I wonder how many of
“the ignorance, lack of education and lack of awareness that some motorbike riders have”. would still be alive today…
Yes, there’s idiots on the road, but there is a helluva lot of nutters on two wheels too.
Yes, I completely agree, there are some motorcyclists that give us all a bad name. They are inconsiderate and generally are not in ‘control’ of their machine. There are those that need to Foxtrot Oscar to a track day at Knockhill to 1) get the tickle out of their feet and 2) find out that they’re not as good as they think. There are nutters. They will become statistics, sadly. You don’t need to exceed the speed limit to have a braw time.
What a wonderful and inspiring blog, Fiona. Most of the route I know, the Sma Glen brings back memories. Saw Jim not so very long ago, cracking chap… Hope to see you soon, oh as for crazy bikers, I was out on my bike on the M90 heading South, and David, riding pillion and I couldn’t believie our eyes, two sports bikes behind us, one pulled off left off the motorway, and the second decided to say goodbye to his mate by pulling a wheelie! Yup, on the motorway, overtaking over 70mph!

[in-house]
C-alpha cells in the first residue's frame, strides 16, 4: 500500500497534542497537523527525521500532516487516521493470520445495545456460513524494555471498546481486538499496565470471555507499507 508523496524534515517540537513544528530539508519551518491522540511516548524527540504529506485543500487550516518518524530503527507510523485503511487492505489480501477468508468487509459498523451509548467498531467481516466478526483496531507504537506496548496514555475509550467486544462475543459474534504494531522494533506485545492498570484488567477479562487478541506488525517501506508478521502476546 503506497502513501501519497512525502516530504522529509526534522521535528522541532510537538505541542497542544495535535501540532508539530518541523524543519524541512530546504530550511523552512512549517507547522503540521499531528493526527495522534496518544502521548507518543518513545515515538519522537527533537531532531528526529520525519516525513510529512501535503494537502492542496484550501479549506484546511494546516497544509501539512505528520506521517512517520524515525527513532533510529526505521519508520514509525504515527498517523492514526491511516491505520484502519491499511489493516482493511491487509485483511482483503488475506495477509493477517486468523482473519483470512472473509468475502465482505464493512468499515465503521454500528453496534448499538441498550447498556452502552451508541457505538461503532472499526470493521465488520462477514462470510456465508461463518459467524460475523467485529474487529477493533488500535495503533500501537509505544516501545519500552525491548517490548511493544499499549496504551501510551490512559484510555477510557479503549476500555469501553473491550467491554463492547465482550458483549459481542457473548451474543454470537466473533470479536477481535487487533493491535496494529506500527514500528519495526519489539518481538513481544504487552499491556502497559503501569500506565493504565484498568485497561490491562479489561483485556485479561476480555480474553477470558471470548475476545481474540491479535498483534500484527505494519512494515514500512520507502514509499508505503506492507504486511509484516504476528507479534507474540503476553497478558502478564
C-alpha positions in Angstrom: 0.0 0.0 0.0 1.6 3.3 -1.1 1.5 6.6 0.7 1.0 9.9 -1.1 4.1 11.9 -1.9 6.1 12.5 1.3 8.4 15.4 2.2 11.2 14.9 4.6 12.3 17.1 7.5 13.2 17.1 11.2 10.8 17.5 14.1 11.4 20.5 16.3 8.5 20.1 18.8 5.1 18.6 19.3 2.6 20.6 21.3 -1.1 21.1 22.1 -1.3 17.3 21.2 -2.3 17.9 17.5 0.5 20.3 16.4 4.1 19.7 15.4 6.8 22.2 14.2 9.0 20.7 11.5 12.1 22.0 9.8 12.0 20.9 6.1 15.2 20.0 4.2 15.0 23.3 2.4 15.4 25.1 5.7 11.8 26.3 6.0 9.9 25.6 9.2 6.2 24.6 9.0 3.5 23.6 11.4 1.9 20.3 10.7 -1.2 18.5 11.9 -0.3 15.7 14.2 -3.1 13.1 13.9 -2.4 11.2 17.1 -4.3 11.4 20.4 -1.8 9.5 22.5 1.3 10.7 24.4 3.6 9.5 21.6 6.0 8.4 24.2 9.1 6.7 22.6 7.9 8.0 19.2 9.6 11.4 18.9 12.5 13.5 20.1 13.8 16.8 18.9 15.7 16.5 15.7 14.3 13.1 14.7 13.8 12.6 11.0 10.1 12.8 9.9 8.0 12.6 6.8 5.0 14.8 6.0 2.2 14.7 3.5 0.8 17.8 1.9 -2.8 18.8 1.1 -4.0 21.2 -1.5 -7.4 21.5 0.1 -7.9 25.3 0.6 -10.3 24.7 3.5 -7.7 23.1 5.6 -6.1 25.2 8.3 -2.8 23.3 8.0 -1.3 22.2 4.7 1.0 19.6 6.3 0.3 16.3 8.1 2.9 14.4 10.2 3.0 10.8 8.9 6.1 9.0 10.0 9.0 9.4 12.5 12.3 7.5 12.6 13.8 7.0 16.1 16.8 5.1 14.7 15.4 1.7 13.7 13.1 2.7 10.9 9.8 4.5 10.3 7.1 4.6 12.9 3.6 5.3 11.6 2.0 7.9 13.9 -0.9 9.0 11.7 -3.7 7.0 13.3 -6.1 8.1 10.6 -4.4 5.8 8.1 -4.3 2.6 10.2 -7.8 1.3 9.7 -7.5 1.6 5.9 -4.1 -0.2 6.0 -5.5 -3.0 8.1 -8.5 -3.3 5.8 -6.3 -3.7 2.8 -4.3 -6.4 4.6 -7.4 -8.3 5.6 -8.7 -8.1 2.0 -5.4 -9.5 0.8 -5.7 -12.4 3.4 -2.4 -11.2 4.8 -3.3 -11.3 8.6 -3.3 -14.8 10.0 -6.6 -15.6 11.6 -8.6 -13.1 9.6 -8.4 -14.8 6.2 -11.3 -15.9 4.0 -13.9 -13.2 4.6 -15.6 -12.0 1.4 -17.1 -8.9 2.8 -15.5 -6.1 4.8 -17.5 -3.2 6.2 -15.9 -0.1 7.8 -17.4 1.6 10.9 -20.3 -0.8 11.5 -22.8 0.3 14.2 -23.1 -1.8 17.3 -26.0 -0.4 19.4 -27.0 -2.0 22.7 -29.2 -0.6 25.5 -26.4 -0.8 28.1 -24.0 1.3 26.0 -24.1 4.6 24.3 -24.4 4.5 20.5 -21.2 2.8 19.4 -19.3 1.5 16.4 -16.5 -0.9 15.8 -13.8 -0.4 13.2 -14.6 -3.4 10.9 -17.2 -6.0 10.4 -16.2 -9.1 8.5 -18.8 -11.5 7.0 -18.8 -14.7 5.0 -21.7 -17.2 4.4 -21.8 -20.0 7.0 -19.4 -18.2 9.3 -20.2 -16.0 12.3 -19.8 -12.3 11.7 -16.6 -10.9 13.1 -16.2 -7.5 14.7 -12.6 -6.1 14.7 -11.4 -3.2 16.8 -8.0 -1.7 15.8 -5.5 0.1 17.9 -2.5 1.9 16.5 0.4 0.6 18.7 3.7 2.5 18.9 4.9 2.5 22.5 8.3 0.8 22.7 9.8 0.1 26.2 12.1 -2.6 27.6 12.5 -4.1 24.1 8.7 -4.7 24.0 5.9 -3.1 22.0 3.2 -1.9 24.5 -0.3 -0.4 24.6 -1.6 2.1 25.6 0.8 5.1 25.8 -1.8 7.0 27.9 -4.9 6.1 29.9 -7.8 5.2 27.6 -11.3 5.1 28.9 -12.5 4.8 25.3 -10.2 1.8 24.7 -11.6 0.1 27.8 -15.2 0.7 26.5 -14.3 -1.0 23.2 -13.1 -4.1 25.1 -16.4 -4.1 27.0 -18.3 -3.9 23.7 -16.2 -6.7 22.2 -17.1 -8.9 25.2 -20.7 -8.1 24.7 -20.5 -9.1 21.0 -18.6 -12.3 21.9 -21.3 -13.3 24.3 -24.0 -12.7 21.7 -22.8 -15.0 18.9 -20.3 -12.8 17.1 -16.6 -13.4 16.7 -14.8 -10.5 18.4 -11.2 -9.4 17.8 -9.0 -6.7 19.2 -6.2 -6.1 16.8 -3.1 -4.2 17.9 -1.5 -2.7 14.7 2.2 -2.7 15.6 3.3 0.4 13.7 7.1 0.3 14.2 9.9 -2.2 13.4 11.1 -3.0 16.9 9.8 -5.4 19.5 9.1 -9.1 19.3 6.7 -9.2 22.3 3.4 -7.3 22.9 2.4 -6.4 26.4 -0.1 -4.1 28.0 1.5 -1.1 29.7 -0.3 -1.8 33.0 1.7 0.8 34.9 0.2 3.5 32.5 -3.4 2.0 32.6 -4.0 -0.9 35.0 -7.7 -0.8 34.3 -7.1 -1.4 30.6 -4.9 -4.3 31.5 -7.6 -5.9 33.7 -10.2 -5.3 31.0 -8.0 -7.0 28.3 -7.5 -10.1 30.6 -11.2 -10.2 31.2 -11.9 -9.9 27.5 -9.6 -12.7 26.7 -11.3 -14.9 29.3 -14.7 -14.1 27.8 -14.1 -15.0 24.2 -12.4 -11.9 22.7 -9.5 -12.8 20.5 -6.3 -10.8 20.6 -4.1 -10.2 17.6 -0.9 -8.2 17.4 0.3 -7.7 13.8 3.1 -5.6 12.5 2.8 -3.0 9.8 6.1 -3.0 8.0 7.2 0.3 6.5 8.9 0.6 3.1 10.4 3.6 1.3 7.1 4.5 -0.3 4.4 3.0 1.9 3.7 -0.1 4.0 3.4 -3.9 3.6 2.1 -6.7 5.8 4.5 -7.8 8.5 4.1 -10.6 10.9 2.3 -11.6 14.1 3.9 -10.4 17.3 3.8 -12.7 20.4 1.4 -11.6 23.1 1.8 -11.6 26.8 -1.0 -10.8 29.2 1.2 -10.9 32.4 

So, when are we getting out for a hurl, Mr Lothian?
Gosh Fiona, you certainly had to be alert on your ‘blast’.
It is sad that the average driver have so little ‘observation’ skills.
Your anticipation and hazard planning must have been at their highest. Well done.
What a great piece of writing, Fiona. I did the journey with you! Looking forward to climbing on the back of Richard’s Multistrada again very soon… x
Looking forward to you getting back on the bike too, Gill!